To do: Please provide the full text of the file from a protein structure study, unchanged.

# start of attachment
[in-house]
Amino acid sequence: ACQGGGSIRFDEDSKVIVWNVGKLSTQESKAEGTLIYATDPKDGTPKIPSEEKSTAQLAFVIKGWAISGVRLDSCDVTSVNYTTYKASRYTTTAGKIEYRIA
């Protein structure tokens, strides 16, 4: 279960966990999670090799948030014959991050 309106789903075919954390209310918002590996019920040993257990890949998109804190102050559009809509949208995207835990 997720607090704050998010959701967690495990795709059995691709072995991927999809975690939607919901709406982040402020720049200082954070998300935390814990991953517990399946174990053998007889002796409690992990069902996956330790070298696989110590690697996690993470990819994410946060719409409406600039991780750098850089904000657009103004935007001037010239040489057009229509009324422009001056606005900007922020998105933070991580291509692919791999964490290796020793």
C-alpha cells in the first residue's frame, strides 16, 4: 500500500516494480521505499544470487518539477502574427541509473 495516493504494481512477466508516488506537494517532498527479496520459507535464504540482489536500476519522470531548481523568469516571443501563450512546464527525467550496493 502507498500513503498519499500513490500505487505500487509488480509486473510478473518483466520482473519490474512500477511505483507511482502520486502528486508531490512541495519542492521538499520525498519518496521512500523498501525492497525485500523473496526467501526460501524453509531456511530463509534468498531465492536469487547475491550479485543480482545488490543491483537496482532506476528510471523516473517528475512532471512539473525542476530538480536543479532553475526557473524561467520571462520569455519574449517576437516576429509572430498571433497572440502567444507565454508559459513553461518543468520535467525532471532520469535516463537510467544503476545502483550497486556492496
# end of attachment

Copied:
[in-house]
Amino acid sequence: ACQGGGSIRFDEDSKVIVWNVGKLSTQESKAEGTLIYATDPKDGTPKIPSEEKSTAQLAFVIKGWAISGVRLDSCDVTSVNYTTYKASRYTTTAGKIEYRIA
């Protein structure tokens, strides 16, 4: 279960966990999670090799948030014959991050 309106789903075919954390209310918002590996019920040993257990890949998109804190102050559009809509949208995207835990 997720607090704050998010959701967690495990795709059995691709072995991927999809975690939607919901709406982040402020720049200082954070998300935390814990991953517990399946174990053998007889002796409690992990069902996956330790070298696989110590690697996690993470990819994410946060719409409406600039991780750098850089904000657009103004935007001037010239040489057009229509009324422009001056606005900007922020998105933070991580291509692919791999964490290796020793």
C-alpha cells in the first residue's frame, strides 16, 4: 500500500516494480521505499544470487518539477502574427541509473 495516493504494481512477466508516488506537494517532498527479496520459507535464504540482489536500476519522470531548481523568469516571443501563450512546464527525467550496493 502507498500513503498519499500513490500505487505500487509488480509486473510478473518483466520482473519490474512500477511505483507511482502520486502528486508531490512541495519542492521538499520525498519518496521512500523498501525492497525485500523473496526467501526460501524453509531456511530463509534468498531465492536469487547475491550479485543480482545488490543491483537496482532506476528510471523516473517528475512532471512539473525542476530538480536543479532553475526557473524561467520571462520569455519574449517576437516576429509572430498571433497572440502567444507565454508559459513553461518543468520535467525532471532520469535516463537510467544503476545502483550497486556492496